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Drilling and Nuclear Power in the Arctic

In the farthest regions of the north, the Russians have already drilled, but the Americans are coming. Shell makes preparation to drill. So it is, the most distant Northern Hemisphere will never be the same.

Not only that, but astonishingly, Russia is doubling down on its risky energy play with grandiose plans to power Arctic drill rigs with floating nuclear reactors. Indeed, the oil thirsty Russians plan to mass-produce floating nuclear reactors once their original model proves itself. Imagine that, an Arctic Sea filled with floating nuclear reactors used to power oil exploration drill rigs. Well now, what to say, other than speechlessness is always an antidote to shock and awe!

Thanks to excessive levels (400 ppm) of carbon dioxide emissions (CO2) from burning fossil fuels and the resultant global warming (2014 the hottest on record) and consequent Arctic ice meltdown (Sept. minimal ice mass of 20,000 km³ down to 7,000 km³ over four decades), oil & gas companies gain access to drilling the world’s second-to-last fossil fuel frontier. The ironies are mind-blowing, like a trip on acid!

What if there is a mistake?

Meaning, a mistake with the oil drilling, forget about the floating nuclear power plant(s), that’s too much to calculate, too much to contemplate.

“If a blowout were to occur before the winter freeze-up, it could spew oil uncontrollably for 7 or 8 months. The oil would bind with the newly formed ice, be carried far and wide by ocean currents, and released into new environments the following spring,” according to David Barber, scientist with a Canadian research group at University of Manitoba (source: Ed Struzik, Oil and Arctic Ocean Make A Highly Troublesome Mix, Environment360, Yale University, June 8, 2015).

At the end of the day, searching for oil in the Arctic may prove to be the culmination of human insanity, the alpha and omega. Yes, there are proven workable alternatives to fossil fuels.

Already, a “ghost barge” with 950 gallons of fuel on board is aimlessly drifting throughout the Arctic for months. It broke free from a tugboat in the Beaufort Sea last October, and because of inclement weather, the tug captain determined it was too dangerous to try to retrieve the barge due to turbulent seas.

Satellite reconnaissance shows the “ghost barge” at about 40 miles off Russia’s Chukchi Peninsula. Meanwhile, Russian attempts to find the barge are constrained by bad weather. Uh-oh, bad weather restrains remedial efforts!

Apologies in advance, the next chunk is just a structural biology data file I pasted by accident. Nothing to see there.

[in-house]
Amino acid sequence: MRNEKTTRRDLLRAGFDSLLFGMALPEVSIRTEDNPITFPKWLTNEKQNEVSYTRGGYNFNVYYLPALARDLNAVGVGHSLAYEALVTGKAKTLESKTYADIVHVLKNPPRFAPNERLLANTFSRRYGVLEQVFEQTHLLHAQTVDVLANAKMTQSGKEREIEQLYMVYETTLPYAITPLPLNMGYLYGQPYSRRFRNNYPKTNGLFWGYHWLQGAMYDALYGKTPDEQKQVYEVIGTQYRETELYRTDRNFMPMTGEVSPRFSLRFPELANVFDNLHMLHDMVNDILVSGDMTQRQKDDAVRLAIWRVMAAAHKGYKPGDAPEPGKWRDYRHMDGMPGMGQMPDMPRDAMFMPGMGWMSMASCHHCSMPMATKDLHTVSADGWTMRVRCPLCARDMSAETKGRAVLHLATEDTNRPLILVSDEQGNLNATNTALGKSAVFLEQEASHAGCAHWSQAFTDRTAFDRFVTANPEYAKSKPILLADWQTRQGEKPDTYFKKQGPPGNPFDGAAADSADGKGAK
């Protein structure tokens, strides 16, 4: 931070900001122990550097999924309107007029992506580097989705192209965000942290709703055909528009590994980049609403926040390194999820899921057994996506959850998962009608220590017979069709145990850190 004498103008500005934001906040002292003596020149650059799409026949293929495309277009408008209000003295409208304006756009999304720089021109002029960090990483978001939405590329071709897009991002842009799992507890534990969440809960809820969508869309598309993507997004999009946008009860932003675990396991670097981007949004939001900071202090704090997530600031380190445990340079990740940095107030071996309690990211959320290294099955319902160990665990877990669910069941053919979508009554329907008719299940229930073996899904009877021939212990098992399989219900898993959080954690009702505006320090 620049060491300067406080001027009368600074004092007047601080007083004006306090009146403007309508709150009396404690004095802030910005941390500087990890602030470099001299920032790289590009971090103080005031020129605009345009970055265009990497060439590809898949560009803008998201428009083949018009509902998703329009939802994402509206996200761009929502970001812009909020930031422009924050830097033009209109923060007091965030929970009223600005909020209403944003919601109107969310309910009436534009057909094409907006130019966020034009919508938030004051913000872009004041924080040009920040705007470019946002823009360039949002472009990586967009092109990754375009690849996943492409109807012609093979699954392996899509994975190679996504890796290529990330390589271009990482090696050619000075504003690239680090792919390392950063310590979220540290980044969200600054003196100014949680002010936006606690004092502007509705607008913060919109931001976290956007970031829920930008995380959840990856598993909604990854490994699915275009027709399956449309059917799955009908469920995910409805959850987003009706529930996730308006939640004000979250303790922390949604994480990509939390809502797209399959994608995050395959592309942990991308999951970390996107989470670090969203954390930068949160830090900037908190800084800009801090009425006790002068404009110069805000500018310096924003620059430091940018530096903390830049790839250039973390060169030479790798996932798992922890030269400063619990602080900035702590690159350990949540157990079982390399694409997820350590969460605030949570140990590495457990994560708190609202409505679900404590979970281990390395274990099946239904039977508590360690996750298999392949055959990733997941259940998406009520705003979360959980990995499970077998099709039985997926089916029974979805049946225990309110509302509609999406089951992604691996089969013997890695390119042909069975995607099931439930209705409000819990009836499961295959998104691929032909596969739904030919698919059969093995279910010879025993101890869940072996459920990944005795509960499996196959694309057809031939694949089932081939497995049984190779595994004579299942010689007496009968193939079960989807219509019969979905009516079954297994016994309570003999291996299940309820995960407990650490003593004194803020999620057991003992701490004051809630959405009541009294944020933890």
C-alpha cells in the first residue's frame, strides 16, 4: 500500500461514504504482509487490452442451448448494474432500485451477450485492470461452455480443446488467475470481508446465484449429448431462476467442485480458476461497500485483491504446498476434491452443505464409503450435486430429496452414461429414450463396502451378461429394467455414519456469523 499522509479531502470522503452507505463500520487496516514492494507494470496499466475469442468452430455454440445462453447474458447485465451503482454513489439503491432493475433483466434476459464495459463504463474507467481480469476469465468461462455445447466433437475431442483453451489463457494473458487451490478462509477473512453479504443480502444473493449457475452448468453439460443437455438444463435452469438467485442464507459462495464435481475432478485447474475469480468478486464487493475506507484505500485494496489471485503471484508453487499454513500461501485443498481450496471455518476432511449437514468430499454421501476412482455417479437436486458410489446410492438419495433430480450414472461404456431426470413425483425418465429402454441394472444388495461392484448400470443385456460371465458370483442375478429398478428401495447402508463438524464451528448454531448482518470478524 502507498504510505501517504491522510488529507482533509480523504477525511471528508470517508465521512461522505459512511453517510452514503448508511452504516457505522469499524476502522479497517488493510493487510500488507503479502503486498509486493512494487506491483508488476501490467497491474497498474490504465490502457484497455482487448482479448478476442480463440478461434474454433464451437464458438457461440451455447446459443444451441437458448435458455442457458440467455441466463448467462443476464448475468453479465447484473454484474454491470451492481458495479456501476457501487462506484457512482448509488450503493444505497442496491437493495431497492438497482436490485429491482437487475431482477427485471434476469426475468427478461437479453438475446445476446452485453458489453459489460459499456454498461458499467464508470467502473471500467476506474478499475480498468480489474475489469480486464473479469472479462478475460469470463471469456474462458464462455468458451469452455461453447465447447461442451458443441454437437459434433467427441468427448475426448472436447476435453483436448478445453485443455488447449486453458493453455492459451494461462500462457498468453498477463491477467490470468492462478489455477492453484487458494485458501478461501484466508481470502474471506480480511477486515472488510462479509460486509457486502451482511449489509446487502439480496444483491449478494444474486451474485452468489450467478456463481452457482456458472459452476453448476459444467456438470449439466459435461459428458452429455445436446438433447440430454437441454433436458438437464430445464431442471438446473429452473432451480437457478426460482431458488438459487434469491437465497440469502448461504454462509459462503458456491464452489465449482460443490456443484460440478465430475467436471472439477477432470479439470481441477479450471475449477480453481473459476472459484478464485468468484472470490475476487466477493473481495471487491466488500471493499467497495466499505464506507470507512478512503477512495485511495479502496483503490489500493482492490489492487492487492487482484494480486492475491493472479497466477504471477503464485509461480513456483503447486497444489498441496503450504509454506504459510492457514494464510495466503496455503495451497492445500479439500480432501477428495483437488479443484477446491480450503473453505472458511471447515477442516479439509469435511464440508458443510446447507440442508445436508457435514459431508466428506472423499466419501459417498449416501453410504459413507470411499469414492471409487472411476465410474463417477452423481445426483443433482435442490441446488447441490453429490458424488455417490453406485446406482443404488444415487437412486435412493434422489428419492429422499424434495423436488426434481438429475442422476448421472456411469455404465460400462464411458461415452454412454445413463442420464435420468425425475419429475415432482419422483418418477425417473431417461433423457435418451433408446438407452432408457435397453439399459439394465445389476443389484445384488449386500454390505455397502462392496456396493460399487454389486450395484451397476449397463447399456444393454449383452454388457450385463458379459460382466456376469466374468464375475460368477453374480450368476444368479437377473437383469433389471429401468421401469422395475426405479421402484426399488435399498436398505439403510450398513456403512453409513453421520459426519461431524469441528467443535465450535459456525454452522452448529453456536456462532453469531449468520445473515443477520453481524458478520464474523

A wandering ghost barge, 8 months later, still at large.

Without Warning and Suddenly, this is how accidents happen. Nobody ever schedules an accident. They just happen. The “ghost barge” was not planned as an accident.

Imagine a major Arctic oil spill, an accident. There are no roads, no ports, no airplanes, and very few icebreakers. Consider the consequences in the context of the Gulf of Mexico Deepwater Horizon disaster of 2010. The Deepwater Horizon required 7,000 vessels 125 aircraft, and 47,000 people deployed from easy access of ports and easy access land bases all along the coast of the Gulf. And, it’s still a problem to this day.

After numerous failed efforts, the Deepwater Horizon’s massive out of control blow out was finally stemmed/sealed on September 19, 2010, but unofficial reports indicate it continued(s) to leak. That accident took all of five months to seal. Now, superimpose Arctic conditions onto the Deepwater Incident, and in all likelihood, it is an un-mitigated disaster for years to come, maybe uncontrollable forever.

There is no easy access to the Arctic… period!

The wayward “ghost barge” in the Arctic is first-hand evidence of potentially nightmarish consequences by a major oil spill. Even a lowly barge is still at large after eight months! What of a Deepwater Horizon-type blowout?

Moreover, “cleaning up the Arctic” is as oxymoronic as “containing Fukushima.”

For a real time example of the risks associated with oil drilling/production, look to California. If Santa Barbara can’t prevent oil spills, what’s to be expected in the Arctic?